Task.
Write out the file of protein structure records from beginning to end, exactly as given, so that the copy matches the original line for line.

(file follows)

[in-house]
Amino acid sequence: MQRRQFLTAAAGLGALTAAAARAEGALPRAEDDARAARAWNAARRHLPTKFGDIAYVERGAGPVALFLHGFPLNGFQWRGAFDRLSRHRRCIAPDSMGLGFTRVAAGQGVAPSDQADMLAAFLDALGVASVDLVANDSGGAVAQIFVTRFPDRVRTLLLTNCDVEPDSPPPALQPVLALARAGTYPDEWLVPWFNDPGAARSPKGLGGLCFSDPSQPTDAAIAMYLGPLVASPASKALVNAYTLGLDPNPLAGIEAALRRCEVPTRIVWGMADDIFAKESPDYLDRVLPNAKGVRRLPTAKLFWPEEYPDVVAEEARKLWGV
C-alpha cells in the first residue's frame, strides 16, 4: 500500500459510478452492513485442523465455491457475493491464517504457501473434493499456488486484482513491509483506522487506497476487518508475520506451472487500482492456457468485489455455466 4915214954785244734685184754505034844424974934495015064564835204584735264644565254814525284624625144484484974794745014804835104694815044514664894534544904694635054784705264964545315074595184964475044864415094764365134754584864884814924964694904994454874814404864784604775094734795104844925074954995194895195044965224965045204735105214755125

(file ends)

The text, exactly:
[in-house]
Amino acid sequence: MQRRQFLTAAAGLGALTAAAARAEGALPRAEDDARAARAWNAARRHLPTKFGDIAYVERGAGPVALFLHGFPLNGFQWRGAFDRLSRHRRCIAPDSMGLGFTRVAAGQGVAPSDQADMLAAFLDALGVASVDLVANDSGGAVAQIFVTRFPDRVRTLLLTNCDVEPDSPPPALQPVLALARAGTYPDEWLVPWFNDPGAARSPKGLGGLCFSDPSQPTDAAIAMYLGPLVASPASKALVNAYTLGLDPNPLAGIEAALRRCEVPTRIVWGMADDIFAKESPDYLDRVLPNAKGVRRLPTAKLFWPEEYPDVVAEEARKLWGV
C-alpha cells in the first residue's frame, strides 16, 4: 500500500459510478452492513485442523465455491457475493491464517504457501473434493499456488486484482513491509483506522487506497476487518508475520506451472487500482492456457468485489455455466 4915214954785244734685184754505034844424974934495015064564835204584735264644565254814525284624625144484484974794745014804835104694815044514664894534544904694635054784705264964545315074595184964475044864415094764365134754584864884814924964694904994454874814404864784604775094734795104844925074954995194895195044965224965045204735105214755125